Raise the Stakes

Having the bravery to make big decisions will define procurement’s success in a digital world, says Richard Clayton at IMPA London

The last minute goal scored by Manchester City captain Vincent Kompany against Leicester last season provided an unlikely but apt backdrop to Richard Clayton’s talk on what the procurement manager of the future will look like.

Kompany’s strike won his team the game and kept them ahead in a title race that they would eventually win. He took the shot on, despite cries from coaches and teammates not to, and despite having little goal scoring pedigree. It’s an apt lesson, Clayton says, for procurement managers as they enter the digital phase.

“Is procurement that different (from football)? I don’t think it is. I think leadership is about knowing how high the stakes are. Knowing whose responsibility it is to take momentous decisions and then based on all the available intelligence, shooting from outside the box or whatever it is in your world. Like every aspect of the maritime business, procurement managers have a huge amount of intelligence that you can base your decisions on.”

Based on that understanding, and as data and tech become the norm, Clayton urged current procurement managers to act with intelligence and to make best use of the tools around them. Having the right mindset and the right skillset, he adds, will be wholly necessary as they transition to leader of the future that will make decisions that affect the whole organisation.

“The future for work in maritime needs to ensure that workers are suitably qualified and retrained to effectively master new technologies and higher levels of automation”

“Data is good. Analysed data is so much better and it is that analysis that will add value for the procurement manager, not just the numbers, the values,” he says. “So for the procurement manager of 2030 digital analysis must be a core skill. Ideally, you will have a single platform for purchasing, standardised procedures, accurate identification of products, reduced waste, cutting costs, expediting delivery.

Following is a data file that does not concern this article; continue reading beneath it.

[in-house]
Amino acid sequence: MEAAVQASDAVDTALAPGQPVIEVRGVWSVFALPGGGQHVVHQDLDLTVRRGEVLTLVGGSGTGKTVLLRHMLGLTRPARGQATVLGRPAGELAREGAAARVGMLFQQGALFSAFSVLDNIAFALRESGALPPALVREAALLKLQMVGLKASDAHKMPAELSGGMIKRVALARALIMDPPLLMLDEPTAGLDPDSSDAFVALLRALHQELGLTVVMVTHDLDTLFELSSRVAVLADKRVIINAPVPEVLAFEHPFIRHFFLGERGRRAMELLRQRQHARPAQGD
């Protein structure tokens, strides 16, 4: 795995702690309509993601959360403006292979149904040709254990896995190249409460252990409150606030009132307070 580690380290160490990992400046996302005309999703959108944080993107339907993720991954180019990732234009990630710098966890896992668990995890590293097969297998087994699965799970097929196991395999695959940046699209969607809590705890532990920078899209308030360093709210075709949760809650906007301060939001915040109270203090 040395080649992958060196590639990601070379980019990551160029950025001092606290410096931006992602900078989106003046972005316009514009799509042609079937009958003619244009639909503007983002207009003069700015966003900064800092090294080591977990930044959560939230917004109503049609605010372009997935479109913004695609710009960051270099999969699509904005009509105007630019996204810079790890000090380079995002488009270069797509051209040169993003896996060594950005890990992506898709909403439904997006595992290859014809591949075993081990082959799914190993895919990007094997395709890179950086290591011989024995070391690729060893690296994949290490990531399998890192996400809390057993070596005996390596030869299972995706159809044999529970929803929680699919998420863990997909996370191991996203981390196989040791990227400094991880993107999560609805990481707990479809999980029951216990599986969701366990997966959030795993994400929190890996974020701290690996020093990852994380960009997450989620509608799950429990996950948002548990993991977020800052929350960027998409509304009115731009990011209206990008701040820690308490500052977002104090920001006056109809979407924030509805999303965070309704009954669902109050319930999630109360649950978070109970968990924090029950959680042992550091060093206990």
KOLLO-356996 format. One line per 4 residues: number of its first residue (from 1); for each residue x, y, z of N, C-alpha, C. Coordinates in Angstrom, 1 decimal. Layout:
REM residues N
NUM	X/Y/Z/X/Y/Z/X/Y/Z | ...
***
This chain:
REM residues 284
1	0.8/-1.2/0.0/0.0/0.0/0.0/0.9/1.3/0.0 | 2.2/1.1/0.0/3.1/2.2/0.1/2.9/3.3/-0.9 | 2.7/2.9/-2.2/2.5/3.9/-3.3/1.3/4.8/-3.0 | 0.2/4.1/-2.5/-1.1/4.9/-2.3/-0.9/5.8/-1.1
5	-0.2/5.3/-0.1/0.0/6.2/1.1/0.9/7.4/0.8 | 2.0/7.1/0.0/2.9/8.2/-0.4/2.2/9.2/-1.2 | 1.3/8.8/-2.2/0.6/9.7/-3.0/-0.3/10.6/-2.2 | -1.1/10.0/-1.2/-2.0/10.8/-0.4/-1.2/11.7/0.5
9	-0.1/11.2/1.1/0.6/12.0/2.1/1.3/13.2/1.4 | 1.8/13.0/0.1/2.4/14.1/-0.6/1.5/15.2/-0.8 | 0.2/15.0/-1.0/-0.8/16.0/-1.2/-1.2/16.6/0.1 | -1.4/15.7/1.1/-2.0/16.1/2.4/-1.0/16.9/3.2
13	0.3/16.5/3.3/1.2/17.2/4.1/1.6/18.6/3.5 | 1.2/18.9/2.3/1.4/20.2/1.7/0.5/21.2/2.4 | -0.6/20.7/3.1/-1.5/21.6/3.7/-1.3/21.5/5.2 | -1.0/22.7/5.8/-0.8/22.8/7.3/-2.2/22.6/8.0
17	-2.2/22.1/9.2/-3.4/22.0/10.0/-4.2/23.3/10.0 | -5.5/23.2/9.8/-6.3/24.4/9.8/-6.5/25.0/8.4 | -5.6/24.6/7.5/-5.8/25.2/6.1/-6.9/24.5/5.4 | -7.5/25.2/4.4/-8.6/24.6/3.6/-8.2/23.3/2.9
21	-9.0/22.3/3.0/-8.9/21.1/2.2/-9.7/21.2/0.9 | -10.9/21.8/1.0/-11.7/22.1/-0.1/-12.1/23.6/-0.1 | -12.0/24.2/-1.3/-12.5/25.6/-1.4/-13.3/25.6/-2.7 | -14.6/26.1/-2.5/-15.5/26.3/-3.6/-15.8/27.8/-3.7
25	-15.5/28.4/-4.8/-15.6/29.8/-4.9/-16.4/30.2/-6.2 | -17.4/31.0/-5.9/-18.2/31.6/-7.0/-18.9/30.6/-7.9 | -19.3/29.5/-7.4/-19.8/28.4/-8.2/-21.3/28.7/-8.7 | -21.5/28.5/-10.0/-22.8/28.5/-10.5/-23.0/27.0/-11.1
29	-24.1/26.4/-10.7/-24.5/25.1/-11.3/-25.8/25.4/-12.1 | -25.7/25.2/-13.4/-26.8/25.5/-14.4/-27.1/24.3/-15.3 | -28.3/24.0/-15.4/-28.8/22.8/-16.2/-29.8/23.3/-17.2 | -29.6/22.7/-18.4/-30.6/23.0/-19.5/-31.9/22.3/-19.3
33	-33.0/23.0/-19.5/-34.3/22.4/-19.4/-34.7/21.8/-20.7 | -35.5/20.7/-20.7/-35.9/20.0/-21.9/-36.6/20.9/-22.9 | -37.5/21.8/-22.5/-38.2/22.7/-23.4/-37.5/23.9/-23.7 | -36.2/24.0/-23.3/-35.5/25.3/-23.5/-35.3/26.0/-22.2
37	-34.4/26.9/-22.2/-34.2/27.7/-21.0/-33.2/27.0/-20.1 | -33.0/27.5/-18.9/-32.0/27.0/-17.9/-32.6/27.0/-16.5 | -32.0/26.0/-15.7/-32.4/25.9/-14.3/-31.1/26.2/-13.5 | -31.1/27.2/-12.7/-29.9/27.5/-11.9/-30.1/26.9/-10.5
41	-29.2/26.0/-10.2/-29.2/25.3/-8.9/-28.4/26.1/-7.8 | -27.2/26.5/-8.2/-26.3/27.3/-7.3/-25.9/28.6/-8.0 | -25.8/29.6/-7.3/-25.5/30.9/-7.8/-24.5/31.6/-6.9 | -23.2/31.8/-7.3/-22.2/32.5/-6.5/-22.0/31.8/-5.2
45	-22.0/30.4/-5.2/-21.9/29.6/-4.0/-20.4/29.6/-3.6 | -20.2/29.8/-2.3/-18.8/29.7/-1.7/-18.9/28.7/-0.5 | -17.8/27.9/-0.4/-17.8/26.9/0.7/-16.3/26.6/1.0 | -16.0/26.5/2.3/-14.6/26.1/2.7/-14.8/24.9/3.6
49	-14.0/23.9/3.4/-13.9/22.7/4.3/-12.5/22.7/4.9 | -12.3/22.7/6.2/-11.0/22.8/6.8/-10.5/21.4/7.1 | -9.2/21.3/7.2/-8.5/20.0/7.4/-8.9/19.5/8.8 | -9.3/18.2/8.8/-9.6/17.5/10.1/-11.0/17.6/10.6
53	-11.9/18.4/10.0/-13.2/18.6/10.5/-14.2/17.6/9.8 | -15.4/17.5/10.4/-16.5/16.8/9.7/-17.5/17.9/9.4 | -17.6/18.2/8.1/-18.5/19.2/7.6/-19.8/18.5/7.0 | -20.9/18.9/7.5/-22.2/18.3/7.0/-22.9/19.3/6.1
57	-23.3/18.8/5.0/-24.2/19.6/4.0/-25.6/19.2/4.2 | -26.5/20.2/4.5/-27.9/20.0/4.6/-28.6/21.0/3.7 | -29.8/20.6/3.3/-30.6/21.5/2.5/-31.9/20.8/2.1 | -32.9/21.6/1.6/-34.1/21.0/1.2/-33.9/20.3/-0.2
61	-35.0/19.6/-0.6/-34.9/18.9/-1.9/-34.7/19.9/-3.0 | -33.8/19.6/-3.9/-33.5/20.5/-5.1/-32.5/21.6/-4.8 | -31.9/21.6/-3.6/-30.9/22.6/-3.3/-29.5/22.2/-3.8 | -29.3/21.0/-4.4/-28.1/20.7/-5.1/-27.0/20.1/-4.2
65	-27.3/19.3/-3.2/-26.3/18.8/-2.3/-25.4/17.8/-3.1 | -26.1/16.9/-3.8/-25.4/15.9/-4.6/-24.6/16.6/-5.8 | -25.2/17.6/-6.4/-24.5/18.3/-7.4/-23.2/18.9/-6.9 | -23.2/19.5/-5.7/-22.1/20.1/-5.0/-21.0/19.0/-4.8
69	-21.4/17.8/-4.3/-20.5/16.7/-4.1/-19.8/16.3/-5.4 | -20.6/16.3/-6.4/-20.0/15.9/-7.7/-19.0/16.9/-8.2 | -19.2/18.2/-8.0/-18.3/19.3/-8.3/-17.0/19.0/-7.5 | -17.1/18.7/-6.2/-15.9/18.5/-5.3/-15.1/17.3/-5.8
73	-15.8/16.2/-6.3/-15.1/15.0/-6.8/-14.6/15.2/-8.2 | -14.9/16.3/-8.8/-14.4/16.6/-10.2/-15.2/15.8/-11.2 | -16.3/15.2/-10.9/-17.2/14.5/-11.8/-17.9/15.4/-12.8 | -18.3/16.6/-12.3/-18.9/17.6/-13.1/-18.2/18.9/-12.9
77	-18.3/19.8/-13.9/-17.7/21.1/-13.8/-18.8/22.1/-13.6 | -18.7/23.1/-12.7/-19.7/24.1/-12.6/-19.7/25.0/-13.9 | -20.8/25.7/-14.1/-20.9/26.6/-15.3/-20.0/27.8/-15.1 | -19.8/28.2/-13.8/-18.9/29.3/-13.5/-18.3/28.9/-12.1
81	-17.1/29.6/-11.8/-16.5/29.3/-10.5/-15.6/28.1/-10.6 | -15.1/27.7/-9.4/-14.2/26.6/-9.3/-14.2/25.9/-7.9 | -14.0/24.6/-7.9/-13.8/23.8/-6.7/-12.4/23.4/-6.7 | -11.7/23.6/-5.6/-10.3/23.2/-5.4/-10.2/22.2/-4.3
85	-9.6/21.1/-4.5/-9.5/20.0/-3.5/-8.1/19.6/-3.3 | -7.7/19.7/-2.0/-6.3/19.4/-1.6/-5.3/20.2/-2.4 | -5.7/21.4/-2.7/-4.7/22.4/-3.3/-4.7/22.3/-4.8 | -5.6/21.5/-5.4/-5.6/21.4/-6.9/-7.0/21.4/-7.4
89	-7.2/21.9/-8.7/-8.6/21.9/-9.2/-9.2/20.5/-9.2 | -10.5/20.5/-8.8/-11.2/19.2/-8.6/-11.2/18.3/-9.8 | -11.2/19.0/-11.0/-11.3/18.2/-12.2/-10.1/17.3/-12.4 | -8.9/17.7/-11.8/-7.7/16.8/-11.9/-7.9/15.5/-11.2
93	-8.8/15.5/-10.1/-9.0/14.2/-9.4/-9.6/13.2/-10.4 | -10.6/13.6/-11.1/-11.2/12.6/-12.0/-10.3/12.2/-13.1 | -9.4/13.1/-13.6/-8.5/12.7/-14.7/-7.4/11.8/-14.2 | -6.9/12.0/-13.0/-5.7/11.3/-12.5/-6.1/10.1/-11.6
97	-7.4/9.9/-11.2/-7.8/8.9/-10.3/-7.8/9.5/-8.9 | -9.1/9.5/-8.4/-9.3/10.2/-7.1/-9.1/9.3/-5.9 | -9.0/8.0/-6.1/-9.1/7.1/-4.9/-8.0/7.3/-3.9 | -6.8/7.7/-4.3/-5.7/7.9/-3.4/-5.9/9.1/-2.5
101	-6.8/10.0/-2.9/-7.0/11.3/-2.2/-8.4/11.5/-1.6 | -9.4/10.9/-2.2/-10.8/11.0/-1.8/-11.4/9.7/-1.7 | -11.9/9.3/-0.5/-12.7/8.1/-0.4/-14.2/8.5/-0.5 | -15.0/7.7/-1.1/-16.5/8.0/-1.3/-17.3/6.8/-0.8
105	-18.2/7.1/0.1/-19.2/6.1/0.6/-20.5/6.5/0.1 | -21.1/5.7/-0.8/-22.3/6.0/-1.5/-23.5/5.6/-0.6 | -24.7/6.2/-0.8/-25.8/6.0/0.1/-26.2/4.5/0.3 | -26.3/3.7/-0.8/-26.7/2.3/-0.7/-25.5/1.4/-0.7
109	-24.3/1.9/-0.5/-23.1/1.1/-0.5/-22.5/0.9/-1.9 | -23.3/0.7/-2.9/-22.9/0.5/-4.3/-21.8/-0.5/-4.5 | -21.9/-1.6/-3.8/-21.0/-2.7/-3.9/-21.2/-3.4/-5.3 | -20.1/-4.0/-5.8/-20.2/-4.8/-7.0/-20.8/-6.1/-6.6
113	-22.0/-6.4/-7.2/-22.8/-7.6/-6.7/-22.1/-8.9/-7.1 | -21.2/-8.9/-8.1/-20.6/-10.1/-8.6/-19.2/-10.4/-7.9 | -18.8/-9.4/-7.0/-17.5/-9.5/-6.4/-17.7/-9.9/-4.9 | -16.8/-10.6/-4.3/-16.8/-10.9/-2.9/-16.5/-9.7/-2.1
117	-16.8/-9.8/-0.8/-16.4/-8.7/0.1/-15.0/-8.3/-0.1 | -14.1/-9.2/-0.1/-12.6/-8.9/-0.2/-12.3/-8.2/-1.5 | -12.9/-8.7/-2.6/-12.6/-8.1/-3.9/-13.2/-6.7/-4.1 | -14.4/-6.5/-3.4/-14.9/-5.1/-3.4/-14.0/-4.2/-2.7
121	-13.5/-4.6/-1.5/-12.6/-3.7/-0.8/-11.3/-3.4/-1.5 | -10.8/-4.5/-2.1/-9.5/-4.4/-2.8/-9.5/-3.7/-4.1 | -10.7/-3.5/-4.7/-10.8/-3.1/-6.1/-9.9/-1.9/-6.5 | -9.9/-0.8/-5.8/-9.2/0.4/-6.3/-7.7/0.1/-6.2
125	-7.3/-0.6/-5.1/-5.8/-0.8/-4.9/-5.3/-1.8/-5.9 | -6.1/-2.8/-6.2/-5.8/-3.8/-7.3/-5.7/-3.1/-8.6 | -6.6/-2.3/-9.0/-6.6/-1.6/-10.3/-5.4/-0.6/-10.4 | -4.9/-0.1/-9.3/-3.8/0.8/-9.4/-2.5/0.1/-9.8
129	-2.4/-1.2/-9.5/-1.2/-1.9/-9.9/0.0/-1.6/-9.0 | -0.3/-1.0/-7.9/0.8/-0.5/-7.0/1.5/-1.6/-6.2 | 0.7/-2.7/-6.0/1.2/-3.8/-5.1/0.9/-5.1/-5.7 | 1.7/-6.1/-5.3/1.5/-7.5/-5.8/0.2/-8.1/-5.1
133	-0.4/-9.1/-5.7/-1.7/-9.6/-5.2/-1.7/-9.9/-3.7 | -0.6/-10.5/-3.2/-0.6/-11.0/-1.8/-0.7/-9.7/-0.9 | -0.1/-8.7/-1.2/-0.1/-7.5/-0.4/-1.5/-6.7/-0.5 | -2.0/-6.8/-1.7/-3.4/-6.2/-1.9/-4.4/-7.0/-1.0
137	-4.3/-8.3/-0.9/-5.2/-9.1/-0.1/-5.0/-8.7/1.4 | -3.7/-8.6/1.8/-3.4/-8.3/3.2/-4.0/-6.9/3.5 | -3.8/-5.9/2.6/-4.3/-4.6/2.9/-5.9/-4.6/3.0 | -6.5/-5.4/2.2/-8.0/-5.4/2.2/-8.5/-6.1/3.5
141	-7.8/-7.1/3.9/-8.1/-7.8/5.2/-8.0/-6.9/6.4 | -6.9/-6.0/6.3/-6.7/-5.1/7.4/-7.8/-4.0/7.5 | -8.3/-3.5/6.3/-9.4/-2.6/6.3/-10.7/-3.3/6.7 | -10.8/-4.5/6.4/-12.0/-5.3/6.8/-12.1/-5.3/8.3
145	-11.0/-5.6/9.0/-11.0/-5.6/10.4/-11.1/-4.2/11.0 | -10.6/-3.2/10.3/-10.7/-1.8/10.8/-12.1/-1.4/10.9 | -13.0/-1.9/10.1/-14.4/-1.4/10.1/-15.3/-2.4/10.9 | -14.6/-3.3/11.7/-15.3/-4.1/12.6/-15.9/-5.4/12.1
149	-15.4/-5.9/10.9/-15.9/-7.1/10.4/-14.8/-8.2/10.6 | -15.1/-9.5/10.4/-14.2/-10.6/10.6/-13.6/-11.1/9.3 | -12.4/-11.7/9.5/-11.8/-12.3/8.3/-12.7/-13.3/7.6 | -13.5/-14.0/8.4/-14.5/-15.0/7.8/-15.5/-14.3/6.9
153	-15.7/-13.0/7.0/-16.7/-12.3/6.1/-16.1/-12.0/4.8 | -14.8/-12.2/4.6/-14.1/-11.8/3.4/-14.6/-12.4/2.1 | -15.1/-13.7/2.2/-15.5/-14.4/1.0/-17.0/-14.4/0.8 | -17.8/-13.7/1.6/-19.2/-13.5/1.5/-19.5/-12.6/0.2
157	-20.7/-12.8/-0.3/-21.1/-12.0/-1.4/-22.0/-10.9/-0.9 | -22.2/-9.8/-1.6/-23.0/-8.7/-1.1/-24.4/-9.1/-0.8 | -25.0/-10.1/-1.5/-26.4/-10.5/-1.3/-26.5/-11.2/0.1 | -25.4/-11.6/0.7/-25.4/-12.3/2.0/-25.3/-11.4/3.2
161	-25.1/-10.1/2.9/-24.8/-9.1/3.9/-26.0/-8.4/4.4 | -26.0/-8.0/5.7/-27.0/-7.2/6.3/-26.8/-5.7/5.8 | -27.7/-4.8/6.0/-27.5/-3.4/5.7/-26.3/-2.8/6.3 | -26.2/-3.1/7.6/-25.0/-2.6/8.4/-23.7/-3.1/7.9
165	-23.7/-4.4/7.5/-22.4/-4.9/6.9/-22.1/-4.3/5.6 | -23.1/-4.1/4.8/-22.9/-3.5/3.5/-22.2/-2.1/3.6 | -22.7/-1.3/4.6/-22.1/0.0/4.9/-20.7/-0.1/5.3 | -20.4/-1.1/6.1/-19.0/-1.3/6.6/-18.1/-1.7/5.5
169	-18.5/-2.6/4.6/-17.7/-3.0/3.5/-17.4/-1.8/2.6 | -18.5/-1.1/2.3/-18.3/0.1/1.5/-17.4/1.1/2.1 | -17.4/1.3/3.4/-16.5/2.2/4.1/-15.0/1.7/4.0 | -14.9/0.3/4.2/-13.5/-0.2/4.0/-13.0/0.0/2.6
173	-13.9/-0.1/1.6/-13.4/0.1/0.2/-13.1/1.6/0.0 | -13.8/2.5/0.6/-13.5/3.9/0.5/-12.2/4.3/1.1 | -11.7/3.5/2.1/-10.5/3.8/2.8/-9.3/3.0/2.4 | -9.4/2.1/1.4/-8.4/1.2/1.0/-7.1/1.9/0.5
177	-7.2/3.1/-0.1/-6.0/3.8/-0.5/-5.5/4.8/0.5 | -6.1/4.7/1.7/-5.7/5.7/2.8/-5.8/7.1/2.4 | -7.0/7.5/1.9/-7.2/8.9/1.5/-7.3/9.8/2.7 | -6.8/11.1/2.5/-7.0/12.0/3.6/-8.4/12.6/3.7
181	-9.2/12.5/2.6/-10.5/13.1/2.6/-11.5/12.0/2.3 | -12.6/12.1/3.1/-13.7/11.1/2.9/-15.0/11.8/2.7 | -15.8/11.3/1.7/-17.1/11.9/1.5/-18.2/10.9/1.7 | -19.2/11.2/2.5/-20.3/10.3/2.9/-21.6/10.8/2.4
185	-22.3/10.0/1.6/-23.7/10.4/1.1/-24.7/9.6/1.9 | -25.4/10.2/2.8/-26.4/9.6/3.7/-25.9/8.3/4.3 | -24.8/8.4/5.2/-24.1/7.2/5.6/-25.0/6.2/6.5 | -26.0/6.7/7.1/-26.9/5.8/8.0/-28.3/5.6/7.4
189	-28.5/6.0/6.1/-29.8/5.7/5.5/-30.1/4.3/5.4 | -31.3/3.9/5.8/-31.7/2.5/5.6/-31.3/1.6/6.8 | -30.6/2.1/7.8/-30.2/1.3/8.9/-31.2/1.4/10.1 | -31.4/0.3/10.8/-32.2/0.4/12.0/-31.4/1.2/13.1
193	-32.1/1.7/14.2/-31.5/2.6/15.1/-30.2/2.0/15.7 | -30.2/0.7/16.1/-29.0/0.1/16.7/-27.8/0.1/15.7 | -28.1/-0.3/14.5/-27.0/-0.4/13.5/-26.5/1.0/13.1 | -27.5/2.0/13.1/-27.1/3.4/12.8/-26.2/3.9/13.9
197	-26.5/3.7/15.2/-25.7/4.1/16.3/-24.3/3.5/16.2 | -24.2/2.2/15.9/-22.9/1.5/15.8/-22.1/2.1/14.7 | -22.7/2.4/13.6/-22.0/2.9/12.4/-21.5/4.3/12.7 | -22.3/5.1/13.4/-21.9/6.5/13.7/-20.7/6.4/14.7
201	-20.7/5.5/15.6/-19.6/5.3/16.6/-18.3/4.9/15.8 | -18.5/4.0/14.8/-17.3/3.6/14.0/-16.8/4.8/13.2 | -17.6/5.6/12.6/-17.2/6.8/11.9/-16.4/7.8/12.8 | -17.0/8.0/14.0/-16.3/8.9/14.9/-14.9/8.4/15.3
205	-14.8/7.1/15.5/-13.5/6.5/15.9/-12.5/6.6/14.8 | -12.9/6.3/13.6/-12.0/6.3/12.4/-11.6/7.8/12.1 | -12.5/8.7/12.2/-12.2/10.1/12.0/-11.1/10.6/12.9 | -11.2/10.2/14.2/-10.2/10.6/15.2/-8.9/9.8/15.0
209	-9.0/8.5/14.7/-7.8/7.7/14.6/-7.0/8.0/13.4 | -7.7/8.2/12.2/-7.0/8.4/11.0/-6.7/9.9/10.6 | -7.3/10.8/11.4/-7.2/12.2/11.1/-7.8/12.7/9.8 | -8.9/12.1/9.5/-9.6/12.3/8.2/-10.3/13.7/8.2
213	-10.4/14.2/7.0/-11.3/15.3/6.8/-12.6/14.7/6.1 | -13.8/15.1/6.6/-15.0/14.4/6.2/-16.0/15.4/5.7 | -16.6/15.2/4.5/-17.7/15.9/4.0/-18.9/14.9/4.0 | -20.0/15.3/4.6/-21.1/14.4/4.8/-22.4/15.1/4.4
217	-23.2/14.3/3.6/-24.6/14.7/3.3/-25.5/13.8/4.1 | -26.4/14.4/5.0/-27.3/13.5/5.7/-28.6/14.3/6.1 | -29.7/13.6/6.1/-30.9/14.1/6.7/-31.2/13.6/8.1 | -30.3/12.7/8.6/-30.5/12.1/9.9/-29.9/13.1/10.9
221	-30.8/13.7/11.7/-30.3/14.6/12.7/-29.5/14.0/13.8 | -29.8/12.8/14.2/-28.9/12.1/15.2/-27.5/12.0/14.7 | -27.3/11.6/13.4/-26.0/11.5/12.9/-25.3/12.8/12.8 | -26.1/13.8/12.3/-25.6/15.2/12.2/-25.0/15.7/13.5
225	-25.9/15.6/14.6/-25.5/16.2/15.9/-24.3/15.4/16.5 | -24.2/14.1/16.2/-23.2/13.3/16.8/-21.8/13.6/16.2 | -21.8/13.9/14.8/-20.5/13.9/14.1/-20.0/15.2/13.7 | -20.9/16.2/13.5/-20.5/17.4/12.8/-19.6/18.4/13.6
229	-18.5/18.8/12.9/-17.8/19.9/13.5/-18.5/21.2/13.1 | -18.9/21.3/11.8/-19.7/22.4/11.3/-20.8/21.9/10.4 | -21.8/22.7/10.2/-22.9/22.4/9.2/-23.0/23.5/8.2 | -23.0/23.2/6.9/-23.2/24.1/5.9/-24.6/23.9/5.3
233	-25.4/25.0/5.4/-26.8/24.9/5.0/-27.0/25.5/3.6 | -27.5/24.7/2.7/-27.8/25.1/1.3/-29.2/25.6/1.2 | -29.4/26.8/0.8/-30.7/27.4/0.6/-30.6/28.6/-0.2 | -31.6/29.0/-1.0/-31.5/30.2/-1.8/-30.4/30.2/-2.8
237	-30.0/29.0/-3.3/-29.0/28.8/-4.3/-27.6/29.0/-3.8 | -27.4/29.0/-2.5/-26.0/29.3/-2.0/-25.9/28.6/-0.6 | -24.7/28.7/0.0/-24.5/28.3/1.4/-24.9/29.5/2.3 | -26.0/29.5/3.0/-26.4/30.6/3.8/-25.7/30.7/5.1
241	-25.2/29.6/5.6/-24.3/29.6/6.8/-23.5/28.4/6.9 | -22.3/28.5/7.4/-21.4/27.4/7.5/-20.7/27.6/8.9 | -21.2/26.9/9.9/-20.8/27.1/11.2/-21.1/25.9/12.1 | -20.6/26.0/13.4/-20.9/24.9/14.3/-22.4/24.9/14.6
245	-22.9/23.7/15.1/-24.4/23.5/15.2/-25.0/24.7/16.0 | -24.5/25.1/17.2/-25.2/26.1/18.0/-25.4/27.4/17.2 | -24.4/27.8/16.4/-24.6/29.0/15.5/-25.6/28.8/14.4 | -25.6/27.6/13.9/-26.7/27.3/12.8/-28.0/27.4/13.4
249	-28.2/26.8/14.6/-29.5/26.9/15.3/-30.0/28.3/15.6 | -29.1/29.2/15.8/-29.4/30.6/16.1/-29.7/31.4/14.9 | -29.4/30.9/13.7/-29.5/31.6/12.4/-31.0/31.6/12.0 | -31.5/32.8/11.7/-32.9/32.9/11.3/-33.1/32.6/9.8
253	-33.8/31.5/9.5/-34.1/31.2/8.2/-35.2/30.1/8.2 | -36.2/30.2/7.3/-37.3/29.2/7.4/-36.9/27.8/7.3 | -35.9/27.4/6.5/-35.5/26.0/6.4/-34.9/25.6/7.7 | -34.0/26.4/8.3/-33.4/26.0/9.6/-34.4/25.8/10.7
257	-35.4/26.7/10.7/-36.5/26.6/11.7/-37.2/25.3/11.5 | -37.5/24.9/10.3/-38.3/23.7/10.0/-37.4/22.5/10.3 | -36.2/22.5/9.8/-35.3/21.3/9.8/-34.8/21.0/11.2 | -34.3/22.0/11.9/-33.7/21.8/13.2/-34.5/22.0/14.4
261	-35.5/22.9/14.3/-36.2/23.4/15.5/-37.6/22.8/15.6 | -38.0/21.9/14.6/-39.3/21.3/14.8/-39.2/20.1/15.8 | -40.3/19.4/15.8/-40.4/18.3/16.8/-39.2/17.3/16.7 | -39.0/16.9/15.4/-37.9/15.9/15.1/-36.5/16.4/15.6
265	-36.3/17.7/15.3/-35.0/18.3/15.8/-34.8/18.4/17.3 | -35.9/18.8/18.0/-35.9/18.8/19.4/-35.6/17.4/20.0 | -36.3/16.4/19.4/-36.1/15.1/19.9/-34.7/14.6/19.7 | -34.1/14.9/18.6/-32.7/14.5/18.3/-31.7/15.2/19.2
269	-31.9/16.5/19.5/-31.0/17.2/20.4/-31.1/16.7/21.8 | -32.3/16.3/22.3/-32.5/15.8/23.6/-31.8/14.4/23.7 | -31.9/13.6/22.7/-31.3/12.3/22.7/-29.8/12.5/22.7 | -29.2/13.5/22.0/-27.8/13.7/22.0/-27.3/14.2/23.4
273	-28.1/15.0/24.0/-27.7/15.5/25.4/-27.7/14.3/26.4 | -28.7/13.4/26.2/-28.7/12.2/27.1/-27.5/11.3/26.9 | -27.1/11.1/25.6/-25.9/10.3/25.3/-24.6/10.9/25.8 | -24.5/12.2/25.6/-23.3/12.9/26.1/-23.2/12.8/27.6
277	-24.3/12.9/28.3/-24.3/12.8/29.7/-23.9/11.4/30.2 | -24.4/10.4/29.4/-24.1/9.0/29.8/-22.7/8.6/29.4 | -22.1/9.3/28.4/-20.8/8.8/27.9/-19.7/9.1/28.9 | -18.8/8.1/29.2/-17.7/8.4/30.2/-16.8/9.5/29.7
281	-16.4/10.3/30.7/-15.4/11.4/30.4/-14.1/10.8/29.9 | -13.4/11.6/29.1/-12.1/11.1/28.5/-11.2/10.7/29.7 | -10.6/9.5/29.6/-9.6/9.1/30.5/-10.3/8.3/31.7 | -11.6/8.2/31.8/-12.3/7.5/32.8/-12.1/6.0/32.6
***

“But the basis of that is the digital solutions that you’re offered. Now, for many of us that is available already. I suggest to you that those who haven’t standardised your business practices will find that much harder to control.” 

Automation

In January this year, the International Transport Workers’ Federation and the World Maritime University put together a study looking at automation and next generation workforce, examining what the impact on the future of work would be between 2020 and 2040. 

The conclusion was that automation is going to be evolutionary rather than revolutionary, and that despite high levels of automation, qualified human resources with the right skill sets will still be needed in the foreseeable future. It’s a promising sign for Procurement Managers Clayton said:

“Automation is coming. Initially it’ll be at a low level, but it’ll be rising up the scale. Undoubtedly jobs will be lost, but equally undoubtedly different jobs will be created. The future for work in maritime needs to ensure that workers are suitably qualified and retrained to effectively master new technologies and higher levels of automation. All of which tells me that the role of the procurement manager will inevitably change, although it won’t disappear.”

Clayton believes that strict regulation means a transition from fully crewed vessels to fully automated vessels is unlikely, unless it’s a fully controlled environment. To that end, we’re still likely to have seafarers on vessels in 2030, albeit far fewer. However, we are likely to see an explosion of data-driven intelligence available to the procurement sector, or at least those businesses who had the foresight to invest in the necessary platforms and human resources.

“So two elements, increasing digitalisation and automation, will determine that recruitment into the procurement sector and it must acknowledge different skills,” Clayton said in conclusion.  “But in my view, the key to success in procurement lies in leadership. Knowing how high the stakes are. Knowing when to take responsibility for taking decisions that come with a high degree of risk. And knowing when to stop listening to those voices all around you, pleading with you not to shoot. You only win trophies by taking risks.”

Richard Clayton
Chief Correspondent at

His career began at Fairplay International Shipping Weekly where he became chief maritime analyst. At Lloyd’s List, he is responsible for moderating webinars and roundtable discussions, hosting business briefings and forums, and chairing conferences. He is a regular speaker on a range of issues, including digitalisation, the future of shipping and leadership for an industry at a time of change. Richard travels widely and writes analyses and opinion pieces from Asia Pacific, Middle East, Americas and across Europe.